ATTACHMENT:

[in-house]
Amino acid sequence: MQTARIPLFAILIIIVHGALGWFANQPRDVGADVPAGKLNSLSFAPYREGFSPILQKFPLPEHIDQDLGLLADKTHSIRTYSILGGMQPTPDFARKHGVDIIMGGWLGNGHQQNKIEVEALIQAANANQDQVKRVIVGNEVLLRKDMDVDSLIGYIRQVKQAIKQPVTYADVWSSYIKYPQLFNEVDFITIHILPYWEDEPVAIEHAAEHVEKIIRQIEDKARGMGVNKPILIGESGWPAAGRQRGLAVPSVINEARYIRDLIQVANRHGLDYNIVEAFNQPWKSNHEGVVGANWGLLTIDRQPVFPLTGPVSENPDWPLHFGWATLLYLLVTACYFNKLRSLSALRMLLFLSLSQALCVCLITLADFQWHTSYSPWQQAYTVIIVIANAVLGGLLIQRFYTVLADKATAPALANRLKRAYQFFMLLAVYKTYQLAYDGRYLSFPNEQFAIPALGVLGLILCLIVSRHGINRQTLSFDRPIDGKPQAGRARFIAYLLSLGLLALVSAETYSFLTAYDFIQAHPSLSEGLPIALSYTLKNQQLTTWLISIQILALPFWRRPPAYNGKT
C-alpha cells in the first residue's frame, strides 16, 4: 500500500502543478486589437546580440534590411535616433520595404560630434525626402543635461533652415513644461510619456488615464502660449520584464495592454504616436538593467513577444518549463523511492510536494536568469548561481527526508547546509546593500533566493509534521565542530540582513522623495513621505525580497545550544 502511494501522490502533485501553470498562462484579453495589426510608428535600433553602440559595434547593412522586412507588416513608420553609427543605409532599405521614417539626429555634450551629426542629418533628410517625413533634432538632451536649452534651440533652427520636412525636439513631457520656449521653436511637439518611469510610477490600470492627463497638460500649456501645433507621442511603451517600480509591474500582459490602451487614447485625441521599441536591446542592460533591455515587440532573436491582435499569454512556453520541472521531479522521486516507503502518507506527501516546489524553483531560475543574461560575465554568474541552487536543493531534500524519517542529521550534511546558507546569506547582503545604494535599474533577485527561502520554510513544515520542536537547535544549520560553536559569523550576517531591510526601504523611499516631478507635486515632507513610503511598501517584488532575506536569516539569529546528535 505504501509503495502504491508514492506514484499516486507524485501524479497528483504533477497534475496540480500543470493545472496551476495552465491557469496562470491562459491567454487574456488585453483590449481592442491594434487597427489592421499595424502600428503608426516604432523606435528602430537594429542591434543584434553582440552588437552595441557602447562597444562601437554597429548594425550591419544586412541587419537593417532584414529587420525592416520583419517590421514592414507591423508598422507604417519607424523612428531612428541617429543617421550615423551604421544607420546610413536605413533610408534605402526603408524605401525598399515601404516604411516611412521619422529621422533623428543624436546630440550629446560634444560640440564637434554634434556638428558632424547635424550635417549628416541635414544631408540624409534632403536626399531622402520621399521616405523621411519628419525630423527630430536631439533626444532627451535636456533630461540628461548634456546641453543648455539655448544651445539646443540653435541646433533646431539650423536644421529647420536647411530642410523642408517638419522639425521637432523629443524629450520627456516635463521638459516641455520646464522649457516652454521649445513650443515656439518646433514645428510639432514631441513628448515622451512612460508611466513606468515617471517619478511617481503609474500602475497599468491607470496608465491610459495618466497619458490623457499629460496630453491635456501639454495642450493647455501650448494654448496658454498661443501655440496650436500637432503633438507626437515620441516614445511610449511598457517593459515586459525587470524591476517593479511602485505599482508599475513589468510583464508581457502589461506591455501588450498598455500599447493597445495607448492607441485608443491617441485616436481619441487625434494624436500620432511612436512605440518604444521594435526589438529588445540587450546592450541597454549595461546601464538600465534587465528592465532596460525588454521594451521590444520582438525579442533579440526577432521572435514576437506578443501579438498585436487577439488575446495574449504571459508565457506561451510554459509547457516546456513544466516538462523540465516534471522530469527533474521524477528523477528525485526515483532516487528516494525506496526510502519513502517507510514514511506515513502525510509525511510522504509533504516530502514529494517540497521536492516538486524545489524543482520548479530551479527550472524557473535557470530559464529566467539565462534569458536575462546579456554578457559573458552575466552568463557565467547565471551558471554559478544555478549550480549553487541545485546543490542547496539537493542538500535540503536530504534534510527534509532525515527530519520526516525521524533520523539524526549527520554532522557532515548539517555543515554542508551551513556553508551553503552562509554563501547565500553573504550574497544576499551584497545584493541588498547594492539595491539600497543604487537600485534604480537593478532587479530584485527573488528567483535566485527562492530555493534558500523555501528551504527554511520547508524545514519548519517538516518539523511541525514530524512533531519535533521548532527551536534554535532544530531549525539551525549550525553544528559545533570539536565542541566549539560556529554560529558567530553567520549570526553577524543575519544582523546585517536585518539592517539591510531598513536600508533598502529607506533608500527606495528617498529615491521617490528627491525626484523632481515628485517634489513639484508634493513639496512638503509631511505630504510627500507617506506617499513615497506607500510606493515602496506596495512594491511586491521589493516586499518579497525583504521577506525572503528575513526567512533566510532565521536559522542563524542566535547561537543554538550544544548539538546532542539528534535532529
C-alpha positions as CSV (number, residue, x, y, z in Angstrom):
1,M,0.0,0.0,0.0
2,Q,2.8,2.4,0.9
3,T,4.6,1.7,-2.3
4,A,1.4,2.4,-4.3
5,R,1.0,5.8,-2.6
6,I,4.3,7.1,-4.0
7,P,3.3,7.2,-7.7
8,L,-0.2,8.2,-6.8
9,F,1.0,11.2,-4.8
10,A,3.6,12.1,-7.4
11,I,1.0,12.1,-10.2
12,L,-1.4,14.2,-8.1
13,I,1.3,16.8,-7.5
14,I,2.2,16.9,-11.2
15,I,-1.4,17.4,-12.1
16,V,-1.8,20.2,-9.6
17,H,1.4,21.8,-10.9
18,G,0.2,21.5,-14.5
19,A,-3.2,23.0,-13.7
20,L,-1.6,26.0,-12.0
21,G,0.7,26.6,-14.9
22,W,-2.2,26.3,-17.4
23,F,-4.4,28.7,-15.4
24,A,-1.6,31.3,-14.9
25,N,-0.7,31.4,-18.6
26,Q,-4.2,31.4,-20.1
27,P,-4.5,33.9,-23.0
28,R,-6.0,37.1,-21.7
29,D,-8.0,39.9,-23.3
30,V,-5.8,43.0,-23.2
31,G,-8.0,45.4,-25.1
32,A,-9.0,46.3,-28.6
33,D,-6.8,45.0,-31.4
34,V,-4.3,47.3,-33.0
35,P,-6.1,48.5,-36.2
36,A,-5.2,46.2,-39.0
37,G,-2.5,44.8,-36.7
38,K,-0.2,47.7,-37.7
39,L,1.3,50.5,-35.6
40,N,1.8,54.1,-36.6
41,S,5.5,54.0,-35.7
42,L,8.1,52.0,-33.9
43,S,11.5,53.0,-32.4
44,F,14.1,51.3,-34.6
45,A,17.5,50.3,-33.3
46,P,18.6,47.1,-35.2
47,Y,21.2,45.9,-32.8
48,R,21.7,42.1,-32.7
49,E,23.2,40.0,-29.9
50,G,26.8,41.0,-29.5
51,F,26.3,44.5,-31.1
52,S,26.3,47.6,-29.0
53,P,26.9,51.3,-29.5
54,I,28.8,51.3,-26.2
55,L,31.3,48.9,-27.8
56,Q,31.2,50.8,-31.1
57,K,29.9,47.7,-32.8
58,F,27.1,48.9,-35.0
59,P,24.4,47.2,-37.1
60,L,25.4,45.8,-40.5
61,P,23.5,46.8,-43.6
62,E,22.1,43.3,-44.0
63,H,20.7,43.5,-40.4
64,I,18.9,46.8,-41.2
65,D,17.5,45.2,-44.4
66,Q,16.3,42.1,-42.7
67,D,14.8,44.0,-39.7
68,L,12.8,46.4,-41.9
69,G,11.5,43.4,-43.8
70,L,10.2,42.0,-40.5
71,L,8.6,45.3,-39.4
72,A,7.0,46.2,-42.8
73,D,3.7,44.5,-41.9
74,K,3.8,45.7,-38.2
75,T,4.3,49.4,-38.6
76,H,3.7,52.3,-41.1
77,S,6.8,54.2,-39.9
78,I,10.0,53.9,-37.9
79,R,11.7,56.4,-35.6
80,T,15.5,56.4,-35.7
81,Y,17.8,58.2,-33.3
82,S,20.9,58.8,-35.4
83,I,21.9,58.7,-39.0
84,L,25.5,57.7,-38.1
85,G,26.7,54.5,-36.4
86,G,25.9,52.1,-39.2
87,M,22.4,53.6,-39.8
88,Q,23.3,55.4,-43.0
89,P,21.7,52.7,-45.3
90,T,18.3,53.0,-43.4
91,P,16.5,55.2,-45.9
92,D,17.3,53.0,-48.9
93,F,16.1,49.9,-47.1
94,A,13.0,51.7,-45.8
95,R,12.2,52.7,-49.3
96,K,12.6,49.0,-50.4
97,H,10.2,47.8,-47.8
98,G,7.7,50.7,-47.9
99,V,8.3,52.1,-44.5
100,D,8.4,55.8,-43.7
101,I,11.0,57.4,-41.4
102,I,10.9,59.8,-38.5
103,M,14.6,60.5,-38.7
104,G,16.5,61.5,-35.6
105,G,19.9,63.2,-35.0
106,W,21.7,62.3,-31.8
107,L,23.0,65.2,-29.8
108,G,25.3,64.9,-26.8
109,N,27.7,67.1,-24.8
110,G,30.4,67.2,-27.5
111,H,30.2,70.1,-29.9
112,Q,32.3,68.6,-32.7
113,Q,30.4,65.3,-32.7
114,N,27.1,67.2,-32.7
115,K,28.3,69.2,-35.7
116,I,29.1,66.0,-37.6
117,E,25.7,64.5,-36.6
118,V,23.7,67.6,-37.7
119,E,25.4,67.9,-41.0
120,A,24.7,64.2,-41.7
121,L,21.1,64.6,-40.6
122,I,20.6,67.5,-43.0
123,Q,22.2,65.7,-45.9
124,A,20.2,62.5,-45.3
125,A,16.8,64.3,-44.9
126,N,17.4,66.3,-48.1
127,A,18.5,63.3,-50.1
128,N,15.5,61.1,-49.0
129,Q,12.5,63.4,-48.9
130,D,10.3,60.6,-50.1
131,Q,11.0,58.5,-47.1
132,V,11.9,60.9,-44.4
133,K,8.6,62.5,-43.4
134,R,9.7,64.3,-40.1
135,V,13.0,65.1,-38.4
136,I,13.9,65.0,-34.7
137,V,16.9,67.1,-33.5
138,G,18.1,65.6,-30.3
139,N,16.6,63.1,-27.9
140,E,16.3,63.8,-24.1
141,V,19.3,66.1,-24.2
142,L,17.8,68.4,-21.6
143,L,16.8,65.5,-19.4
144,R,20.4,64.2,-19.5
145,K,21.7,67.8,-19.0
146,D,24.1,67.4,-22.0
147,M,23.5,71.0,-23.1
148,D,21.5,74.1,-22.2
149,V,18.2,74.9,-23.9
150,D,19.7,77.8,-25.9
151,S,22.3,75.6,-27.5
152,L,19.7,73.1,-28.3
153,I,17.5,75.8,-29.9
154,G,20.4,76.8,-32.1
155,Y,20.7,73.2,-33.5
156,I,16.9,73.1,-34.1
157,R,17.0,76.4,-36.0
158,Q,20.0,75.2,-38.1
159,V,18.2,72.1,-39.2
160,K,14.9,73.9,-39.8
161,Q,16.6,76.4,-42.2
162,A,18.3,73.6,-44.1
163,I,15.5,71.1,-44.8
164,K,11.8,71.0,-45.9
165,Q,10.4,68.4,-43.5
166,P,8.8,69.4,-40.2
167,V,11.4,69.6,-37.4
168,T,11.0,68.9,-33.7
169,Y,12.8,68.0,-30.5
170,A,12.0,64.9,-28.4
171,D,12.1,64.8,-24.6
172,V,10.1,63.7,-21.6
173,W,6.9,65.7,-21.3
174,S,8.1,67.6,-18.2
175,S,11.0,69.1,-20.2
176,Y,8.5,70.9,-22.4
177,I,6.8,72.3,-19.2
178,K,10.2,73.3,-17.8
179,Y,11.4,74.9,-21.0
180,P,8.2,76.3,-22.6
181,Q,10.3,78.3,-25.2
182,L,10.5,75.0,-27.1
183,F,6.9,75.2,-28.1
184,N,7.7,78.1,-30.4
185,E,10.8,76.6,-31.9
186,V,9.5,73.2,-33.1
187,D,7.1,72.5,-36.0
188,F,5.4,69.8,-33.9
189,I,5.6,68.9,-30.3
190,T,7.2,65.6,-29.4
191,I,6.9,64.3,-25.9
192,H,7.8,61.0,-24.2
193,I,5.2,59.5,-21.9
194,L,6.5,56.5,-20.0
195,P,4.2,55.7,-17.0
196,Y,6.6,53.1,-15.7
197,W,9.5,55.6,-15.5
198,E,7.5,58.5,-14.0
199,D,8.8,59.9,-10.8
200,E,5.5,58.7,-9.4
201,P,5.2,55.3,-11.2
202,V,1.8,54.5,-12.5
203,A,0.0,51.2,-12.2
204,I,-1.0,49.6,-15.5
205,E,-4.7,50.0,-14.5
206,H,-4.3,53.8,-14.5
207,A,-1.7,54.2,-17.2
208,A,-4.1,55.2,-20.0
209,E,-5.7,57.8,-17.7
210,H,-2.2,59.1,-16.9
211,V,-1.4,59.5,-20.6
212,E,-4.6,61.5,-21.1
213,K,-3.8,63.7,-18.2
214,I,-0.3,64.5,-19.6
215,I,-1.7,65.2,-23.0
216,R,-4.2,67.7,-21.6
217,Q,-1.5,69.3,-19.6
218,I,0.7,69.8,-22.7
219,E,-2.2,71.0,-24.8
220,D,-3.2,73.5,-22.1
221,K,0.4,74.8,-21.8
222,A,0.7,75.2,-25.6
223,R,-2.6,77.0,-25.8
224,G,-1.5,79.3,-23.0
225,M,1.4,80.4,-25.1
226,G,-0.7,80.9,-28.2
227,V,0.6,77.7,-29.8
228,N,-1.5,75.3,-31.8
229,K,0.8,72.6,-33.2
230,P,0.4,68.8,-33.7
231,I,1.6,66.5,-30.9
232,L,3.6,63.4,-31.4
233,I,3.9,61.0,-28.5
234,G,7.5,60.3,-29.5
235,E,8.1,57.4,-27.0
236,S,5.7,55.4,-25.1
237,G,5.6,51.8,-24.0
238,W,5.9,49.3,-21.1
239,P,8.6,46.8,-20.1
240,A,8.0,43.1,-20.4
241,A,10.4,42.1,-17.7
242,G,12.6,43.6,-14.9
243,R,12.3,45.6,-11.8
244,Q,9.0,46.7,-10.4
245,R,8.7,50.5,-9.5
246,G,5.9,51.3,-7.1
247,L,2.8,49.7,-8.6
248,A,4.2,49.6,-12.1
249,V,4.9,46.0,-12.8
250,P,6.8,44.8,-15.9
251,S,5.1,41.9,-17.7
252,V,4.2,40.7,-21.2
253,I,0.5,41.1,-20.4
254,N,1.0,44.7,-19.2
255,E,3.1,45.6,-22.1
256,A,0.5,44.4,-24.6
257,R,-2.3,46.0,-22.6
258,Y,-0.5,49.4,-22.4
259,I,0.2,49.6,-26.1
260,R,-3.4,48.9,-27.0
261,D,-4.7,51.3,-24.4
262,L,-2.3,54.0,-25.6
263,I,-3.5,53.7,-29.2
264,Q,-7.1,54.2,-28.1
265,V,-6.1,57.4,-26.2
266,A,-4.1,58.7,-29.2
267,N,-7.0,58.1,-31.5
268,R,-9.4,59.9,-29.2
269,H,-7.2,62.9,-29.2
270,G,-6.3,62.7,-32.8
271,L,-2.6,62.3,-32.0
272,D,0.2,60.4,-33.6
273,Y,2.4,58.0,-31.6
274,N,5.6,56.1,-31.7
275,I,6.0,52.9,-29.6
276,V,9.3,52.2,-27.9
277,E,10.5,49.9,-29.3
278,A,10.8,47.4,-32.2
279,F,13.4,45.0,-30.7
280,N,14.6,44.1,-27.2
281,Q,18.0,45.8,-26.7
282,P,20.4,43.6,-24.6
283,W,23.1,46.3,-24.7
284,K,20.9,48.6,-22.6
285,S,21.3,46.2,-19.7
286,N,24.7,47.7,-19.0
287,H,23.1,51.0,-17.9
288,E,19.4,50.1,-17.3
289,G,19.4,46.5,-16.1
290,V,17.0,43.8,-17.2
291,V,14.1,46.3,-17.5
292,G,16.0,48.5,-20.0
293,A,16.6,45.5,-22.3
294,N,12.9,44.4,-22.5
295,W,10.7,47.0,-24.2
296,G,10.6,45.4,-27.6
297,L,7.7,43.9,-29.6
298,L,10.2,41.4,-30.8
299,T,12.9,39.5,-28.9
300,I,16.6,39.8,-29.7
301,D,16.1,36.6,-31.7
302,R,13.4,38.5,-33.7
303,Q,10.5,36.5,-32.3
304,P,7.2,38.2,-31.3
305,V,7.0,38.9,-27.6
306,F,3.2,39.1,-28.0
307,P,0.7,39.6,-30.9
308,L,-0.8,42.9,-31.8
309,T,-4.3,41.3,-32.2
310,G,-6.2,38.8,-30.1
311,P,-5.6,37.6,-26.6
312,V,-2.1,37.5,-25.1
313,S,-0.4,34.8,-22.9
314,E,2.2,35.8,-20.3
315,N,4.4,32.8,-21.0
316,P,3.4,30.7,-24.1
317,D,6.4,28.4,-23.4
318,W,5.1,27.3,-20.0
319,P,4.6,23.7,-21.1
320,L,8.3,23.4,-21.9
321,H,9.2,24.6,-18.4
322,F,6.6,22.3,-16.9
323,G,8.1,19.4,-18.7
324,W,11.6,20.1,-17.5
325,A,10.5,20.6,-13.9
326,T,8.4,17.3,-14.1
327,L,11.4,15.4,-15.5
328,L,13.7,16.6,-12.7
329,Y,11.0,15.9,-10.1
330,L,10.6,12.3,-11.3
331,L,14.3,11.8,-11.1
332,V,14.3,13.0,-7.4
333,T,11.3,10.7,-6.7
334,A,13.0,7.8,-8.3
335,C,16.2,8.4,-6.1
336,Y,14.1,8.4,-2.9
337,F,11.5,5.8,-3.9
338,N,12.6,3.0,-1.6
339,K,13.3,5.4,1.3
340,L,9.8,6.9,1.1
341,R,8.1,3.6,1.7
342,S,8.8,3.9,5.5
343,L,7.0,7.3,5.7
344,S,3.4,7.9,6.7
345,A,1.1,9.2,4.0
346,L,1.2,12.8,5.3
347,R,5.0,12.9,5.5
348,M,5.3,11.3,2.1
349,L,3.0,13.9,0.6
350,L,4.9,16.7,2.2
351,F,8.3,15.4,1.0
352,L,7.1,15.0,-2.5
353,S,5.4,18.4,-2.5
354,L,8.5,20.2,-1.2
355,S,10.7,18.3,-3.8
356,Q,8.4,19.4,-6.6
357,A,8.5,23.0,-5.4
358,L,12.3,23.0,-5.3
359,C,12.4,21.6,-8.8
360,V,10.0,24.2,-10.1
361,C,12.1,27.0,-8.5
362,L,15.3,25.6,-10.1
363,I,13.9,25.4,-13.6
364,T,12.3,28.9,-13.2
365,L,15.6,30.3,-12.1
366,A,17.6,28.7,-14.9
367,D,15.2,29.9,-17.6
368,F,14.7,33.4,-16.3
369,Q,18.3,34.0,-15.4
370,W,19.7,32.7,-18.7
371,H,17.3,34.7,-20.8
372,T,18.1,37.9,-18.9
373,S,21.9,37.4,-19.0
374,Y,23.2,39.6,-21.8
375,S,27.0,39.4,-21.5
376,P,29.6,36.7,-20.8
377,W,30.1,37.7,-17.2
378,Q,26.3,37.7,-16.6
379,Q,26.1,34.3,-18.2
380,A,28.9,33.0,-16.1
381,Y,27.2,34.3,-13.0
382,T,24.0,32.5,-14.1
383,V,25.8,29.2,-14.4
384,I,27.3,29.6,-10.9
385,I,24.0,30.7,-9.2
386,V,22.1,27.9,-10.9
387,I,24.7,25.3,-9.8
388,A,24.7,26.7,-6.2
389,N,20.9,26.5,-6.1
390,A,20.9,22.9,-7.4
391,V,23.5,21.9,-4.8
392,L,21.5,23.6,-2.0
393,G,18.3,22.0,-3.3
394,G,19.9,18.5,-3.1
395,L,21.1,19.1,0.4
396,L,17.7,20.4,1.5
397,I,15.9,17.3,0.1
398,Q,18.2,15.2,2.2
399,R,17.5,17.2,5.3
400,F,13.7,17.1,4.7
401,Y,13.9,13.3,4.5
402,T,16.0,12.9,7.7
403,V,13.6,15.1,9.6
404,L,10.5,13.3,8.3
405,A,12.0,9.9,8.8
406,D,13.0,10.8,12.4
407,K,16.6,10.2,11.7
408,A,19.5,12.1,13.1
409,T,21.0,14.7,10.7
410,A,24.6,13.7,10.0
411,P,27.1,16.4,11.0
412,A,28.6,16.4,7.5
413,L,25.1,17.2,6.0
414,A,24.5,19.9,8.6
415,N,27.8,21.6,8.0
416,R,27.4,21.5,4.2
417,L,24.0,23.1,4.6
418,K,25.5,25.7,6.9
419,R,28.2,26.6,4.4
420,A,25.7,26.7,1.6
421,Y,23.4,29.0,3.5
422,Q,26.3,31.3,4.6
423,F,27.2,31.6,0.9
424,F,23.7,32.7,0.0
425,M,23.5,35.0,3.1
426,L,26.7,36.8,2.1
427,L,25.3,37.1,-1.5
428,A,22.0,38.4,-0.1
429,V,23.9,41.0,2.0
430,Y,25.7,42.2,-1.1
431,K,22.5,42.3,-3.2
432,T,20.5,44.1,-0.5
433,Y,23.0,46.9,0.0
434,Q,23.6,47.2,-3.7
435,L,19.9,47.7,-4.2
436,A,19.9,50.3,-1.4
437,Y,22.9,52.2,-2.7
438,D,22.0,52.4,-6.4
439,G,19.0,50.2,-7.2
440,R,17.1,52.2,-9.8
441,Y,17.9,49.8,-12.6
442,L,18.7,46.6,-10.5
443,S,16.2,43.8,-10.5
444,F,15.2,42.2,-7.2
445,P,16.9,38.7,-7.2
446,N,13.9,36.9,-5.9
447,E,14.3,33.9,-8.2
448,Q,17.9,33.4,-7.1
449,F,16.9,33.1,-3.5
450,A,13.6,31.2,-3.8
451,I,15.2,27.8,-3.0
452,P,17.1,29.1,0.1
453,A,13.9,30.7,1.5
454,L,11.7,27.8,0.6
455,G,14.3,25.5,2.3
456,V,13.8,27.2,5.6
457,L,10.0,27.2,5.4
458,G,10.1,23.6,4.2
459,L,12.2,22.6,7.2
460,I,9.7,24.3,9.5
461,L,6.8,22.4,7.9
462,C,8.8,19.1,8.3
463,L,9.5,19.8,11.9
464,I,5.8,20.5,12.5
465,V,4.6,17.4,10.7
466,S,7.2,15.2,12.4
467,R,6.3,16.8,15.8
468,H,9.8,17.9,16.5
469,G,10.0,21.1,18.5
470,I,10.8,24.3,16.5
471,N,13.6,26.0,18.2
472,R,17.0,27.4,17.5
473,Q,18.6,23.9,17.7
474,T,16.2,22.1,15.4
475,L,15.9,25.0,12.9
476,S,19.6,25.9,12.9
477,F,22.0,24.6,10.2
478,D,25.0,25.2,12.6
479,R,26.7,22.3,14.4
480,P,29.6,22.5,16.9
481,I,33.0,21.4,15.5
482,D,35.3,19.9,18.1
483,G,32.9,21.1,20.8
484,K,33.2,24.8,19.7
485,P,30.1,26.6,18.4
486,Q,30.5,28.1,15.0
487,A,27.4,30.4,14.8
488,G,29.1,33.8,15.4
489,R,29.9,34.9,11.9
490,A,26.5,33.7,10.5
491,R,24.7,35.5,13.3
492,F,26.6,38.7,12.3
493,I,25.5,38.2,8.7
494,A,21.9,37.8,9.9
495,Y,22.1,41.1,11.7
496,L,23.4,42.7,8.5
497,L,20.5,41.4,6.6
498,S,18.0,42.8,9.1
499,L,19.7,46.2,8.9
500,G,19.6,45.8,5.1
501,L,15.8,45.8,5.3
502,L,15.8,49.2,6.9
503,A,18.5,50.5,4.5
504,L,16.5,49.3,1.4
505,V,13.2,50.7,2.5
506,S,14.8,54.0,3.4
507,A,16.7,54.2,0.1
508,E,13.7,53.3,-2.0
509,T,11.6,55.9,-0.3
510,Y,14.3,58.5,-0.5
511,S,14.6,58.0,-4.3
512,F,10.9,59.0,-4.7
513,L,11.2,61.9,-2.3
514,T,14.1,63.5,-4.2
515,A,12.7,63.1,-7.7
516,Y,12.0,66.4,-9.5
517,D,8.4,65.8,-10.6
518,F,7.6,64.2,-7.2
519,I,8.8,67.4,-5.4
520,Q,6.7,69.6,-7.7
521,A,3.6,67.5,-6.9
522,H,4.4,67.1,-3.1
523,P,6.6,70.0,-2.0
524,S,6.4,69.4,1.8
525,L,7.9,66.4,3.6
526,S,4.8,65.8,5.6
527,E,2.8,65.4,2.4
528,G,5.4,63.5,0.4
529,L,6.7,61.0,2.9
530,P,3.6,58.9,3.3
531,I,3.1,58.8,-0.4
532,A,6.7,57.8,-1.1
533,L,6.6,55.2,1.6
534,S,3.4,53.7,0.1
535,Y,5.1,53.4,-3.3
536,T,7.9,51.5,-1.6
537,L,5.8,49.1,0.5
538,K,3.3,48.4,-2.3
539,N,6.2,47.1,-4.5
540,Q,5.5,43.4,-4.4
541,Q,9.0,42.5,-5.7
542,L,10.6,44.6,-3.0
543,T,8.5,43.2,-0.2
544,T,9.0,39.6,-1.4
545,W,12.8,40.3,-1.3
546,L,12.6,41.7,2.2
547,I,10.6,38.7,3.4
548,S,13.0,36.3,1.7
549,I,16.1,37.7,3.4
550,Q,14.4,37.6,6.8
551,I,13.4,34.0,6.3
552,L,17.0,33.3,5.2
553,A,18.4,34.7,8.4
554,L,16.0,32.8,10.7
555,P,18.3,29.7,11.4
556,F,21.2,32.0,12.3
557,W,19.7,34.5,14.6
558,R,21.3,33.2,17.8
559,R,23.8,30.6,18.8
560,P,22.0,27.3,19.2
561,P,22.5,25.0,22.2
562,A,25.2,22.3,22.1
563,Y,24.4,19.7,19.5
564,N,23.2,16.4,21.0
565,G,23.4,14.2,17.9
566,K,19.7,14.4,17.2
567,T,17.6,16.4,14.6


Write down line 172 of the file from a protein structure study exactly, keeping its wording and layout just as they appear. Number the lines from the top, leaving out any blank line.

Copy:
168,T,11.0,68.9,-33.7